What is economies of scale? Economies of scale are the cost advantages that a business obtains due to expansion. When economists are talking about economies of scale, they are usually talking about internal economies of scale. These are the advantages gained by an individual firm by increasing its size i.e having larger or more plants.
What is diseconomies of scale? Diseconomies of scale are the disadvantages of being too large. A firm that increases its scale of operation to a point where it encounters rising long run average costs is said to be experiencing internal diseconomies of scale.
Internal and External economies of scale. Internal economies of scale :- lower long run average costs resulting from a firm growing in size. External economies of scale :- lower long run average costs resulting from an industry growing in size.
Internal and external diseconomies of scale. Internal diseconomies of scale :-higher long run average cost arising from a firm growing too large. External diseconomies of scale:- higher long run average costs resulting from an industry growing too large
Types of Internal economies of scale. Buying economies Selling economies Managerial economies Financial economies Technical economies Research and development economies Risk-bearing economies.
Buying Economies. These are the best known type. Large firms that buy raw materials in bulk and place large orders for capital equipment usually receive a discount. This means that they have paid less for each item purchased. They may receive a better treatment because the suppliers will be anxious to keep such large customers.
Selling Economies. Every part of marketing has a cost – particularly promotional methods such as advertising and running a sales force. Many of these marketing costs are fixed costs and so as a business gets larger, it is able to spread the cost of marketing over a wider range of products and sales – cutting the average marketing cost per unit.
Managerial Economies. As a firm grows, there is greater potential for managers to specialize in particular tasks (e.g. marketing, human resource management, finance). Specialist managers are likely to be more efficient as they possess a high level of expertise, experience and qualifications compared to one person in a smaller firm trying to perform all of these roles.
Financial economies Many small businesses find it hard to obtain finance and when they do obtain it, the cost of the finance is often quite high. This is because small businesses are perceived as being riskier than larger businesses that have developed a good track record. Larger firms therefore find it easier to find potential lenders and to raise money at lower interest rates.
Technical Economies. Businesses with large-scale production can use more advanced machinery (or use existing machinery more efficiently). This may include using mass production techniques, which are a more efficient form of production. A larger firm can also afford to invest more in research and development.
Research and development economies. A large firm can have a research and development department, since running such a department can reduce average costs by developing more efficient methods of production and raise total revenue by developing new products.
Risk-bearing economies. Larger firms produce a range of products. This enables them to spread the risks of trading. If the profitability of one of the products it produces falls, it can shift its resources to the production of more profitable products.
Internal Diseconomies of scale. Growing beyond a certain output can cause a firms average costs to rise. This is because the firm may encounter a number of problems including difficulties :- controlling the firm. communication problems. poor industrial relations.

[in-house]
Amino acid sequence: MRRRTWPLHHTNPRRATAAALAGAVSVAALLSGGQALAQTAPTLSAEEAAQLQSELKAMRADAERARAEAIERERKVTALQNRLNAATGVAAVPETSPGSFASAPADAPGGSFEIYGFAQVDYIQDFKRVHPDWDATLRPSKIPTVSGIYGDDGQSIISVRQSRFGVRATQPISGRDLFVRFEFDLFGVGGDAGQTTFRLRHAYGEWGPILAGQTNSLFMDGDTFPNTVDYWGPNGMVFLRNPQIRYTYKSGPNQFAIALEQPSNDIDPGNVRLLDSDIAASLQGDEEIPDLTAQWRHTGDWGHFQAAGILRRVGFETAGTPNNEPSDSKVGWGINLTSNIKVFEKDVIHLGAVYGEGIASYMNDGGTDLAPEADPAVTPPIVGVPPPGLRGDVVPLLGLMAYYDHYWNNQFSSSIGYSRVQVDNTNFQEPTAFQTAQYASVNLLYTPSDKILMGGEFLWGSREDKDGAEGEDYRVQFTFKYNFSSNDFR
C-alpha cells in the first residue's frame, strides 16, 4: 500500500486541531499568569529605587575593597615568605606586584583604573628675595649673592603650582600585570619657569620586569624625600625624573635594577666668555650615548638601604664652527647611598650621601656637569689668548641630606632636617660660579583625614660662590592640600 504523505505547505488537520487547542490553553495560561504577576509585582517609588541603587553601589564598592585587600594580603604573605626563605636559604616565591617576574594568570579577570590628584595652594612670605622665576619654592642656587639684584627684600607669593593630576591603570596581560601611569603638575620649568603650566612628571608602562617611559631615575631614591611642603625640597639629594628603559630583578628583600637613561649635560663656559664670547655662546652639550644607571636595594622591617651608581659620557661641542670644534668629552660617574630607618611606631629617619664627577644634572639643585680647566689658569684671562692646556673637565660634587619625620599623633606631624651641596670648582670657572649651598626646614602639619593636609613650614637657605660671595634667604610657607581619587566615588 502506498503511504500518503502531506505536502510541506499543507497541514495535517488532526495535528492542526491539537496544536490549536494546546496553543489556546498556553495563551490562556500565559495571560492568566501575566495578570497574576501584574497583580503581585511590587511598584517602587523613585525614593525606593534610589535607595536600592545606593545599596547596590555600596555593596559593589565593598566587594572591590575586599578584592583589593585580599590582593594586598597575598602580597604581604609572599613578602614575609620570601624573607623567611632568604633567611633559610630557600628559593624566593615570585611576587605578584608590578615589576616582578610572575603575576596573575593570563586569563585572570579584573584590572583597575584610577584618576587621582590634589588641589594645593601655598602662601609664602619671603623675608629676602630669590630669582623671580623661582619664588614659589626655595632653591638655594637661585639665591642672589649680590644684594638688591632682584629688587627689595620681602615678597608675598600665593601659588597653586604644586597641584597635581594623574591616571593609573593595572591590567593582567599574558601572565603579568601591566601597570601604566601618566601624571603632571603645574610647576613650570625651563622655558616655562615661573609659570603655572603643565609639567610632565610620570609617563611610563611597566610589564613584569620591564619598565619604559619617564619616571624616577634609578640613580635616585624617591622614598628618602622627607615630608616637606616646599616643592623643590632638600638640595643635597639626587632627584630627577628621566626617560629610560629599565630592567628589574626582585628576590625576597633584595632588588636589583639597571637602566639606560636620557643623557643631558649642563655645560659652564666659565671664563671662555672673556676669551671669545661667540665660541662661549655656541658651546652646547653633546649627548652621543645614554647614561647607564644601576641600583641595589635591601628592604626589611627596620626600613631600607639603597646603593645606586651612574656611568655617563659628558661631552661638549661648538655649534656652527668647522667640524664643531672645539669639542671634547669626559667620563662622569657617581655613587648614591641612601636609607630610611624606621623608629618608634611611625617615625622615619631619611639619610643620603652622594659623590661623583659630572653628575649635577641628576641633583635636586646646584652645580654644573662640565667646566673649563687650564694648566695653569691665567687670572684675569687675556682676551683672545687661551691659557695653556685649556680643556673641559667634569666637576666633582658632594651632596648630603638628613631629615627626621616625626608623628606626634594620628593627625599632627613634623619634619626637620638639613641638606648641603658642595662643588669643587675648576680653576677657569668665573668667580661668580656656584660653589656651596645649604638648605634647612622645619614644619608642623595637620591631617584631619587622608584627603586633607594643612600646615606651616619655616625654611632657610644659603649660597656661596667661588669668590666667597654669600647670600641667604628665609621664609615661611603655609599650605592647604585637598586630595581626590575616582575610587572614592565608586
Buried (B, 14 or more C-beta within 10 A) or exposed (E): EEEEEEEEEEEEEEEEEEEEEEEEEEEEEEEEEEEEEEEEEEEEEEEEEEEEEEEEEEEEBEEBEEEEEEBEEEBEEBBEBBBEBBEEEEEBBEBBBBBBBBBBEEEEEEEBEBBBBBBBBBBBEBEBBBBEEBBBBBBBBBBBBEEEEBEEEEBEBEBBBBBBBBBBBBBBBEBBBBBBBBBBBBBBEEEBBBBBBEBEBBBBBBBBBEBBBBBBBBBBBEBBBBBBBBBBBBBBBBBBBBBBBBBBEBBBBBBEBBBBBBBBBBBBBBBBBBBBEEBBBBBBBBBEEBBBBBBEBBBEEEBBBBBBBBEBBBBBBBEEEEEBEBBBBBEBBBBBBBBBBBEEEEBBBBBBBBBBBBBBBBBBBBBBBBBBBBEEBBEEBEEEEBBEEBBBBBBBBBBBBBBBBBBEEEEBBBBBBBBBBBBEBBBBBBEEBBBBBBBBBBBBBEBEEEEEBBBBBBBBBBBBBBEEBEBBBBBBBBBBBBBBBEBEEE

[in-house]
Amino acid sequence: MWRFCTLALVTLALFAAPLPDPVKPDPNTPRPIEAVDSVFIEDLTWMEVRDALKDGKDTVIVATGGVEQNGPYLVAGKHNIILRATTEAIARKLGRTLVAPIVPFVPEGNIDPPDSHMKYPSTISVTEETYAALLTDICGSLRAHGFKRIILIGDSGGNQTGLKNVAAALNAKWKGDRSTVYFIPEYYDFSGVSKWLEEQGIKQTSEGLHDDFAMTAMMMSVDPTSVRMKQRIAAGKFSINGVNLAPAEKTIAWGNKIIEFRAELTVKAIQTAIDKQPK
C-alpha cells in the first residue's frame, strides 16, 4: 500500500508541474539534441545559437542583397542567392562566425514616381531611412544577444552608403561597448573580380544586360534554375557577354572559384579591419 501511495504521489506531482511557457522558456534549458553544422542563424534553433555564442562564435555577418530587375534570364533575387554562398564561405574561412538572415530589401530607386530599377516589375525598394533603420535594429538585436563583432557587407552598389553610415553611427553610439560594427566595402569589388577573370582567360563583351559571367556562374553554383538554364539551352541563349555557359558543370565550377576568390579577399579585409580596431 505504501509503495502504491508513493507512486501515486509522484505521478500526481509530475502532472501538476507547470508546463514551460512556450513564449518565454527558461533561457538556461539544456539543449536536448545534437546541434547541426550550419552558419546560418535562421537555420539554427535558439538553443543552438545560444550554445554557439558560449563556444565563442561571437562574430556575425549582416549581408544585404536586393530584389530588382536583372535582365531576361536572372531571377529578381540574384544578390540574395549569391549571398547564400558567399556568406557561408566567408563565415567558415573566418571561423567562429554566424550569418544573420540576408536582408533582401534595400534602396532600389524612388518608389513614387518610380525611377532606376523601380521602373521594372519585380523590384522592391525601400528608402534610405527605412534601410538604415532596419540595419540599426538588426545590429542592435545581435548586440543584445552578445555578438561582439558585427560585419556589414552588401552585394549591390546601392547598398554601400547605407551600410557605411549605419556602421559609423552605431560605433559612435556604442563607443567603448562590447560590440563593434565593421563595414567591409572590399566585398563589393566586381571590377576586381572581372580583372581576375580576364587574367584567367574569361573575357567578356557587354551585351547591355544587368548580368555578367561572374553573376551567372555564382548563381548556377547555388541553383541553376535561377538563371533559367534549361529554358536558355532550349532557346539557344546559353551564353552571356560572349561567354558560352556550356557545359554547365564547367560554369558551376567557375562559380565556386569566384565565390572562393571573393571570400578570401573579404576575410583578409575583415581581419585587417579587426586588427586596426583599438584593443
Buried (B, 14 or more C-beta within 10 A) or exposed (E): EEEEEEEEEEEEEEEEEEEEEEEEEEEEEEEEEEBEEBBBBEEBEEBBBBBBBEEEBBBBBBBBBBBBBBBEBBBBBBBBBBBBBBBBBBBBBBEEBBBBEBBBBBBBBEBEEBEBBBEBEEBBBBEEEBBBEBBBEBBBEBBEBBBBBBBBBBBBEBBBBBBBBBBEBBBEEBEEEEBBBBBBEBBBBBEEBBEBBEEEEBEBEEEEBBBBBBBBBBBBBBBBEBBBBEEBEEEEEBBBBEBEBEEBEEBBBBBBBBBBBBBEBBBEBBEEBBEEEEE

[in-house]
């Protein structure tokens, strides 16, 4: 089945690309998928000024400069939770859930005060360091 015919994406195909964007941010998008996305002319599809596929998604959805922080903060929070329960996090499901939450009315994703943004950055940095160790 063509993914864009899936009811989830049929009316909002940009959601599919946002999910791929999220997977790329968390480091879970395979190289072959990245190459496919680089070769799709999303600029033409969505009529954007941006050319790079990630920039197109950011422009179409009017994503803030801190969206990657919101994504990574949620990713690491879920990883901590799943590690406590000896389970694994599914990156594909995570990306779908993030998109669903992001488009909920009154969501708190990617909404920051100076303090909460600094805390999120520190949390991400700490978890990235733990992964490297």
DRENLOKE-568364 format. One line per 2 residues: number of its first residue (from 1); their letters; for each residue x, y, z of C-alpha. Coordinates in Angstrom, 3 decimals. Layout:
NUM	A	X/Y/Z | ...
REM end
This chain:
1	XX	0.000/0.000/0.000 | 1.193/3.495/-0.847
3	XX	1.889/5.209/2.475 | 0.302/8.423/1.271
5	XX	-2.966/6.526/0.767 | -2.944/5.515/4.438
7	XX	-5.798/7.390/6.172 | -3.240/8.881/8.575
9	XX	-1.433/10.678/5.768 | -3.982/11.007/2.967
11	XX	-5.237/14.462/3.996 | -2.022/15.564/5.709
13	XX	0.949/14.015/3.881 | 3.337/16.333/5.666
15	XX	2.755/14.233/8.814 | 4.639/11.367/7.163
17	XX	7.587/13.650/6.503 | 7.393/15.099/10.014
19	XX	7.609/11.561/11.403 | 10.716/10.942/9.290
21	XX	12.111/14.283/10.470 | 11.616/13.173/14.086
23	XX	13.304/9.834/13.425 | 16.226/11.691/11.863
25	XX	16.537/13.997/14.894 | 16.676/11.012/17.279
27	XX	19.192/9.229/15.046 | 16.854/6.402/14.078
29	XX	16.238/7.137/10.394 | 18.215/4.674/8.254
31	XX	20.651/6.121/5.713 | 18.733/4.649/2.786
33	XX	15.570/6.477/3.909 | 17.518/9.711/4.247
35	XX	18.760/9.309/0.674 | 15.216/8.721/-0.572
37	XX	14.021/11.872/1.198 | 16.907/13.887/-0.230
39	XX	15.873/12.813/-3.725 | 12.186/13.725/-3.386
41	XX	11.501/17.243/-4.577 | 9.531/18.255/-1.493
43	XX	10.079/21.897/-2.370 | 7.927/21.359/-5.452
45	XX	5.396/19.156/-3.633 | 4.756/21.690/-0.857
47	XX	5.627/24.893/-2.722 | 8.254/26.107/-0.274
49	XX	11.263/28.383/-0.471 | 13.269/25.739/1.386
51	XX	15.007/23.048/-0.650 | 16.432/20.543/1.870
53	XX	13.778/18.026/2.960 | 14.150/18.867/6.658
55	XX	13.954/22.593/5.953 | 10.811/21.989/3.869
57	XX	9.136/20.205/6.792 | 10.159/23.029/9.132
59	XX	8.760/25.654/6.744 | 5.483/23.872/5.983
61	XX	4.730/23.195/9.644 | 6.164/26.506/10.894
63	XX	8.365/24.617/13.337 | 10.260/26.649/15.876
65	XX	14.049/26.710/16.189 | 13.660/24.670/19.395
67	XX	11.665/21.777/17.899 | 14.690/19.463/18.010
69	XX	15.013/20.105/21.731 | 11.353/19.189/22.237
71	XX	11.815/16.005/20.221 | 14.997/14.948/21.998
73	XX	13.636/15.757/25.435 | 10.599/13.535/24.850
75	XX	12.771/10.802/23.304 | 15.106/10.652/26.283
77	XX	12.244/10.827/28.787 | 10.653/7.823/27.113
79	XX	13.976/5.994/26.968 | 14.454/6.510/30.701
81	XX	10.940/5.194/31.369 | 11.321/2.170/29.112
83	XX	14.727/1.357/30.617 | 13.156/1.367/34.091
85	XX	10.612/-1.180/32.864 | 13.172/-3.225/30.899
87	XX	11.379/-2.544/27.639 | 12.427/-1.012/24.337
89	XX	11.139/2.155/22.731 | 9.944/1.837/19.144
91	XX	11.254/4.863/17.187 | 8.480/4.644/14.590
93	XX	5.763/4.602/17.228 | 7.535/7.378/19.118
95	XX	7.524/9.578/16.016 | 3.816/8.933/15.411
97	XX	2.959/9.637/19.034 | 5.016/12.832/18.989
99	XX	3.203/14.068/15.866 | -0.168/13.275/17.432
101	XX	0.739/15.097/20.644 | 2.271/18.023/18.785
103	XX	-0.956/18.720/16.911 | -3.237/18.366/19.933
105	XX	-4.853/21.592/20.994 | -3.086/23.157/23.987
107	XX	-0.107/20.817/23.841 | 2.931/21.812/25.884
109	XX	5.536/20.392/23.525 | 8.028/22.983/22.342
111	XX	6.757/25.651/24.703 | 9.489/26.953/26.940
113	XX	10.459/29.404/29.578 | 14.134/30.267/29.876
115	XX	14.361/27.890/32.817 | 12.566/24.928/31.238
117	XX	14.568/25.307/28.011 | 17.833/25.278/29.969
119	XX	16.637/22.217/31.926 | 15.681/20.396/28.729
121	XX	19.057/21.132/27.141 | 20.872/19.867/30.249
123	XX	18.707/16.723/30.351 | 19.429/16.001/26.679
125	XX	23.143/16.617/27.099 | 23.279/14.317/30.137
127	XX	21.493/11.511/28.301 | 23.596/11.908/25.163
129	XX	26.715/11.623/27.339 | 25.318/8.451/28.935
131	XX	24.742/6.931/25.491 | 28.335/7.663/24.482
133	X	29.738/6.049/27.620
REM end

Difficulty controlling the firm.
It can be hard for those managing a large firm to supervise everything that is happening in the business.
Management becomes more complex and meetings are necessary quite often.
This can increase administrative costs and make the firm slower in responding to changes in marketing conditions.
Communication problems. Difficult to ensure that everyone is aware about their duties in a large firm and available opportunities like training etc. The may not get a chance to exchange their views and innovative ideas to the management team.
Poor industrial relations. Higher risk for larger firms as there will be more conflicts and diverse opinions. Lack of motivation of workers, strikes will be seen at certain situations in larger firms due to poor industrial relations.
External economies of scale. A skilled labour workforce – A firm can recruit workers who have been trained by other firms in the industry. A good reputation – An area can gain a reputation for high quality production. Specialist suppliers of raw materials and capital goods – When an industry becomes large enough, it can become worthwhile for other industries, called subsidiary industries to set up for providing for the needs of the industry.
External economies of scale. Specialist services – Universities and colleges ma run courses for workers in large industries and banks and transport firms may provide services, specially designed to meet the particular needs of firms in the industry. Specialist markets – Some large industries have specialist selling places and arrangements such as corn exchanges and insurance markets. Improved infrastructure – The growth of an industry may encourage a govt and private sector firms to provide better road links, electricity supplies, build new airports and develop dock facilities.
External Diseconomies of scale. Just as a firm can grow too large, so can an industry. Larger firms -> transportation increase -> congestion -> increased journey time -> high transport cost -> reduced workers productivity. Growth of industry may increase competition for resources, pushing up the price of key sites, capital equipment and labour.